I think by then, especially if Harper gets more hideous with Quebec, and surely, he will, hiring Perischilli pretty much saw to that, Pauline Marois will be forced out the door of her own party and the sovereigntists will restart their engines.

As for the federal scene, I honestly believe that either the Bloc will make a comeback or those young NDPers elected in normally separatist strongholds in the 819 and 418 regions will probably break from their party and get together with old Bloquistes and other Nationalists to form another Quebec centric nationalist party.

I honestly believe that no matter who the new NDP leader will be, they will find themselves having to make a choice; the Quebec caucus which has a very low membership, or maintaining support of their English Canadian base, particularly those out west who, much like their Conservative counterparts, don't have much use for Francophone Quebec nationalists, no matter how soft they are.

Anonymous said...

Well, the NDP are doing well in Quebec, and they're a federalist party (for all the whining and spinning by Con media personalities). Steven Harper does not want the NDP doing well.

The more difficult solution to this problem is to stop fucking over the country in the service of amoral foreign entities (corps, USA) so that Canadians don't feel the need to turn to the NDP. The easy solution is to demonize and make Quebec want to separate again and vote Bloc.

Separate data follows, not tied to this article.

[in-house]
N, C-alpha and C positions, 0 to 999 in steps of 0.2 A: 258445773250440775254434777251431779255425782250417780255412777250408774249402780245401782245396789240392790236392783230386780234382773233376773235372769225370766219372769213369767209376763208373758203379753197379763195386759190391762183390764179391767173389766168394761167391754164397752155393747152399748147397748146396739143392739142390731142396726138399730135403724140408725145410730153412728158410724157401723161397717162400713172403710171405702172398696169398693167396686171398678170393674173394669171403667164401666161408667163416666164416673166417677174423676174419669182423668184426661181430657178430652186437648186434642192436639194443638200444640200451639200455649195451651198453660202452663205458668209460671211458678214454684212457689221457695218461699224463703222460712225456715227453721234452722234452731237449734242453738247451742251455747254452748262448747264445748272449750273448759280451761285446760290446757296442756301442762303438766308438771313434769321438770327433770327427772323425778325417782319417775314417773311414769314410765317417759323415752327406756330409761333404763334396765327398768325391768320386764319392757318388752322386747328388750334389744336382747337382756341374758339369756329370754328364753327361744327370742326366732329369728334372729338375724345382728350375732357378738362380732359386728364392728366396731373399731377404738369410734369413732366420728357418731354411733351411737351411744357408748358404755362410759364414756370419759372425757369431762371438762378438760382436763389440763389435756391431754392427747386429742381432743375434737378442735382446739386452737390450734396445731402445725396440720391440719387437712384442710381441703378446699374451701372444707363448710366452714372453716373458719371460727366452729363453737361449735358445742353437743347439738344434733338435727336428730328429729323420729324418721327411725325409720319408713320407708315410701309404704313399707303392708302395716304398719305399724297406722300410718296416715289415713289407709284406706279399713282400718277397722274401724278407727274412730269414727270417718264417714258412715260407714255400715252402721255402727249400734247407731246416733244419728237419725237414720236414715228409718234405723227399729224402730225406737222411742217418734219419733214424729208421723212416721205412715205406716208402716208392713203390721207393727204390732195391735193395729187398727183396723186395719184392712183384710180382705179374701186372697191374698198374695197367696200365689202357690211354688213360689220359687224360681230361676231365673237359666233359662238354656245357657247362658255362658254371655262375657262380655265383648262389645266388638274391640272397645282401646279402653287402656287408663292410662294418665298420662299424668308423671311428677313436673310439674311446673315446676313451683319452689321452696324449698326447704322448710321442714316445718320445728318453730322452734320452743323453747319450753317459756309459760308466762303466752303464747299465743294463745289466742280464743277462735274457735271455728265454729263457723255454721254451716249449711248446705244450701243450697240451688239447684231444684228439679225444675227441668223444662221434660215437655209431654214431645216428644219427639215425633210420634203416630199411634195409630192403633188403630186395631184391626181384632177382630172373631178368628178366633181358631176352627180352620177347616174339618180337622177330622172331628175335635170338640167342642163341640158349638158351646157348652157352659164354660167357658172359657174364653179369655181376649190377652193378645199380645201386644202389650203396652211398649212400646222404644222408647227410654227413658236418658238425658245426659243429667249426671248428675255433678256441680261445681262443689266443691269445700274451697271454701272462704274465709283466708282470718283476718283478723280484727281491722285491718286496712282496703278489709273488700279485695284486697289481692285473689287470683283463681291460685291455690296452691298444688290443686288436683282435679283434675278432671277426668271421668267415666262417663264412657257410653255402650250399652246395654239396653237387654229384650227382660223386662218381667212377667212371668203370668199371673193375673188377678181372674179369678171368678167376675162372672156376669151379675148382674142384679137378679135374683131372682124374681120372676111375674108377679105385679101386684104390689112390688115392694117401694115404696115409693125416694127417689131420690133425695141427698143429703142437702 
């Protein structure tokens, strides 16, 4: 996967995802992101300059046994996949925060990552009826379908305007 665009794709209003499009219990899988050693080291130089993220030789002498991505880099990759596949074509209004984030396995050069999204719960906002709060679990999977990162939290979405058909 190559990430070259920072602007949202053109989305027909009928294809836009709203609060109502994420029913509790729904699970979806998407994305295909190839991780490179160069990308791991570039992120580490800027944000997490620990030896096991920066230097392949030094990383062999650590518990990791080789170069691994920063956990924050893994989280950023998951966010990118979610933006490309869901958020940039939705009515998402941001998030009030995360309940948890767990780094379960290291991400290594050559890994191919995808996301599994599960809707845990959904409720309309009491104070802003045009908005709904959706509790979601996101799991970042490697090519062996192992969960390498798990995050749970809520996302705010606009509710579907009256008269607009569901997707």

Bonus points for making sure angry, culturally-intolerant westerners are still on your side. The fact that they're so loud makes it easy for your media to sell that spin too.

Owen Gray said...

Your review of the Quebec political scene, ck, shows how out of touch the Harper government is.

Anyone who knows Quebec is aware of Harper's willful ignorance of the province.

The problem is that his ignorance could completely alienate Quebecers of all stripes. In fact, he's well on his way to doing that now.

Owen Gray said...

The Harperite base came to Ottawa to get even. Now, with a majority, it's full speed ahead.